Time written.July 17, 2020

Handling Async code



Asynchronous code in JavaScript can become messy. Asynchronous operations such as http requests, can be made to behave by using a few different methods. These include the Async/Await API, vanilla callbacks, the promise API, or by using the Fluture library. Below is an outline of methods for handling async code. The Fluture library is objectively a great choice since it is elegant, efficient and reliable. A caveat is that there is often a right tool, or tools for each and every job. To use a small brush to paint the living room wall for instance would be daft.

STL;DR - Still Too Long; Didn't Read

Fluture is a great library. Small paintbrushes = bad.


I am passionate about writing readable, reliable code. Functional paradigms(pure functions) and the idea of keeping it simple (K.I.S.S) should always be utilised, to ensure that code is readable, reusable and reliable. In JavaScript it is possible to do this.

As programs get bigger, they also become more complex and harder to understand.1

JavaScript is a single thread language, which means that it is inherently synchronous. This means it processes one statement at a time. If you call two functions they will be run in the order they are called. Some operations in JavaScript can take a little while to complete. An example is the setTimeout method, or an http request. The JavaScript interpreter then looks at subsequent lines in the same file without waiting for the result. Such operations are asynchronous and can become messy.

Asynchronous behaviour

There are a few methods of how to handle Asynchronous code. Each method has strengths, and may suit a particular situation. Some methods are eloquent and scalable, while some are more simple and don't scale well. Methods include:

An loose analogy for the difference between Promises and Futures, that is Fluture, would be: To imagine pouring water first down a system of open pipes and then down a system of closed pipes. In the closed scenario any changes to the water or any other changes will only be seen once the water reaches the end of the last pipe. With Promises it is possible to execute a function in a ‘.then()’ callback, before the promise is consumed. This is not possible with Futures. This analogy is not a perfect representation of either Futures or Promises. but explains one difference between the two in a way that I have found helpful.

Async/Await The async and await keywords enable asynchronous, promise-based behaviour to be written in a cleaner style, avoiding the need to explicitly configure promise chains.2

Await expressions suspend progress through an async function, yielding control and subsequently resuming progress only when an awaited promise-based asynchronous operation is either fulfilled or rejected.3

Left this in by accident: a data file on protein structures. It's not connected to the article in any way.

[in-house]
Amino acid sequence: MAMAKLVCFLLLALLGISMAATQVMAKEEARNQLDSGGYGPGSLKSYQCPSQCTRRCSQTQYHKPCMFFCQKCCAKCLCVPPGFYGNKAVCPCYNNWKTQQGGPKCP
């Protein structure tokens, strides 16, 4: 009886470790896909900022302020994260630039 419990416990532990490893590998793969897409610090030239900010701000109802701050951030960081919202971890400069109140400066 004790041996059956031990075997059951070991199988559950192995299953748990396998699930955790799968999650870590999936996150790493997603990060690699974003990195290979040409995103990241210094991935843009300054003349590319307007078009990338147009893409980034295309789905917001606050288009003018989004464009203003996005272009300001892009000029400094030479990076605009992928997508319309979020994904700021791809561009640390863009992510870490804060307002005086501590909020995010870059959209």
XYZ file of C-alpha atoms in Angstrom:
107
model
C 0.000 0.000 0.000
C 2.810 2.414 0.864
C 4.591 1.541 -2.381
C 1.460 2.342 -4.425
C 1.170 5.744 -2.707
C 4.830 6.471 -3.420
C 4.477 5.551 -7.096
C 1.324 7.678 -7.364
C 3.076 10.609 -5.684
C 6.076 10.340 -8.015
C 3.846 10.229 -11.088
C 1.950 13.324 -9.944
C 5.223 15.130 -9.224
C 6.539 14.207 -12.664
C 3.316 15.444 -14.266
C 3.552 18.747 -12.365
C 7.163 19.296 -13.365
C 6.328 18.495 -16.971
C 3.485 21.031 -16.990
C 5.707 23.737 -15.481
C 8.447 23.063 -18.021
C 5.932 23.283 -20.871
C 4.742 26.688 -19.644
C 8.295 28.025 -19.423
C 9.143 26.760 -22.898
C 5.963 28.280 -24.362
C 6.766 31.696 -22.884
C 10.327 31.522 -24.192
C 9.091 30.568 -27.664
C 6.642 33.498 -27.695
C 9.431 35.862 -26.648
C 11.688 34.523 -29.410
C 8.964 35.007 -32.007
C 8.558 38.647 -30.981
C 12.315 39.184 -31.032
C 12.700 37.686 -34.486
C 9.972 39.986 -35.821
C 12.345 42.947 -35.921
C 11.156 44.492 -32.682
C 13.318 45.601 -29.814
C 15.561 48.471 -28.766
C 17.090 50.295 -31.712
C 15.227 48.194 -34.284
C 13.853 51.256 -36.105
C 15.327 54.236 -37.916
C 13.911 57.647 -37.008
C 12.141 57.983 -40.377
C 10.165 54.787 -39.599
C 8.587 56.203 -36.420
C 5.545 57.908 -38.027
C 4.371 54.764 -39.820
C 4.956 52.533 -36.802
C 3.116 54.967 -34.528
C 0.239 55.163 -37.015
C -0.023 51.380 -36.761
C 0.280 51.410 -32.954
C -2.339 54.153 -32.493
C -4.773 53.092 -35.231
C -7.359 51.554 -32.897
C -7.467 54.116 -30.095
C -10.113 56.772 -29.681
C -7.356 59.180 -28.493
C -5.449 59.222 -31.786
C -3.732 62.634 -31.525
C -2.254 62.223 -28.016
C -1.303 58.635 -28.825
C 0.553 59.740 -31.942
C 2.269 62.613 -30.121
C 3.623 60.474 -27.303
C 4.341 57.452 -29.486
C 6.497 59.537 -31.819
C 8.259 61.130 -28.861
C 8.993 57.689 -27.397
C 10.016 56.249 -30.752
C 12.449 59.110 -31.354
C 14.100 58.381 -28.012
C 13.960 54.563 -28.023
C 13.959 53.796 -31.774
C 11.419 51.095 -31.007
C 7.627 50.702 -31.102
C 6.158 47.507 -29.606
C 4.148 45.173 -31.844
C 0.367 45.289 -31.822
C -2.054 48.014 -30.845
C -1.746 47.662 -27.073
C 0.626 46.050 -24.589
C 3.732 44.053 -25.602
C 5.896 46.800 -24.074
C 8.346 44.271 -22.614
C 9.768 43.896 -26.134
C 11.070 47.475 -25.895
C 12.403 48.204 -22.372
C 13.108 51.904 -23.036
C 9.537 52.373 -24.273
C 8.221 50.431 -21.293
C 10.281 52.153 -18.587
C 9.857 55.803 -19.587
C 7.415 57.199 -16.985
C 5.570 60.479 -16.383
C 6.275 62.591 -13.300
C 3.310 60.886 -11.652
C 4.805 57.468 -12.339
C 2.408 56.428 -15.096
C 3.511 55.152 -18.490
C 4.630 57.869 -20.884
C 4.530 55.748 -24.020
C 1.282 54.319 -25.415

• Compatible with modern browsers
  • less code, cleaner looking in more simple operations
  • error handling is not required (though can be added with try/catch)

Vanilla callbacks A callback function is a function that is called inside another function.

  • Works in IE11, and modern browsers
  • Readable, in simple functions
  • Not readable/ doesn’t scale well in larger chains of functions

Promise API (Promises) A Promise is an object representing the eventual completion or failure of an asynchronous operation.4

Essentially, a promise is a returned object to which you attach callbacks, instead of passing callbacks into a function.5

  • Compatible with modern browsers
  • Simple to use, gentle learning curve, widely used, which means many tutorials
  • Hungry execution operations inside each callback can manipulate environment before the whole Promise chain is consumed
  • error handling is not required, this is bad practice

Fluture (Futures) Fluture is an abstraction which serves to reduce the complexity of dealing with JavaScripts asynchronous nature.6

Future instances are slightly different from Promise instances, in that they represent an asynchronous computation as opposed to an asynchronously acquired value.7

  • Universally compatible (includes IE11)
  • Lazy in execution – only consumed triggers internal operations, when a Future is consumed.
  • Nicer than promises to debug
  • Stack safe composition and recursion
  • Great documentation on Github
  • Fairly steep learning curve - Introduction to functional paradigms
  • Less tutorials

When learning about Fluture, as per a colleague’s recommendation, it wasn’t easy to find tutorials. I relied on some articles by broccoli code and others.

Much like Promises, Futures represent the value arising from the success or failure of an asynchronous operation (I/O). Though unlike Promises, Futures are lazy.8


It is equal parts, reliability, and ninja skill points that make Futures a great complement to a js file and Should where possible be preferred to control any asynchronous code, though in a shared codebase, it may make those less familiar with functional programming paradigms or node callbacks scratch their heads at first. The learning curve attached to the Fluture library can seem steep, but this investment will pay off and will absolutely make you a better developer.

That it is important to choose the right tool for the job. To use a tiny brush to paint the living room wall is a poor choice. Times when each may be appropriate.


1 Eloquent JavaScript, on Functional programming;

2-3Async functions, MDN;

4-5Using Promises;

6-7How to use Flutures;

8Interview with Aldwin Vlasblom.

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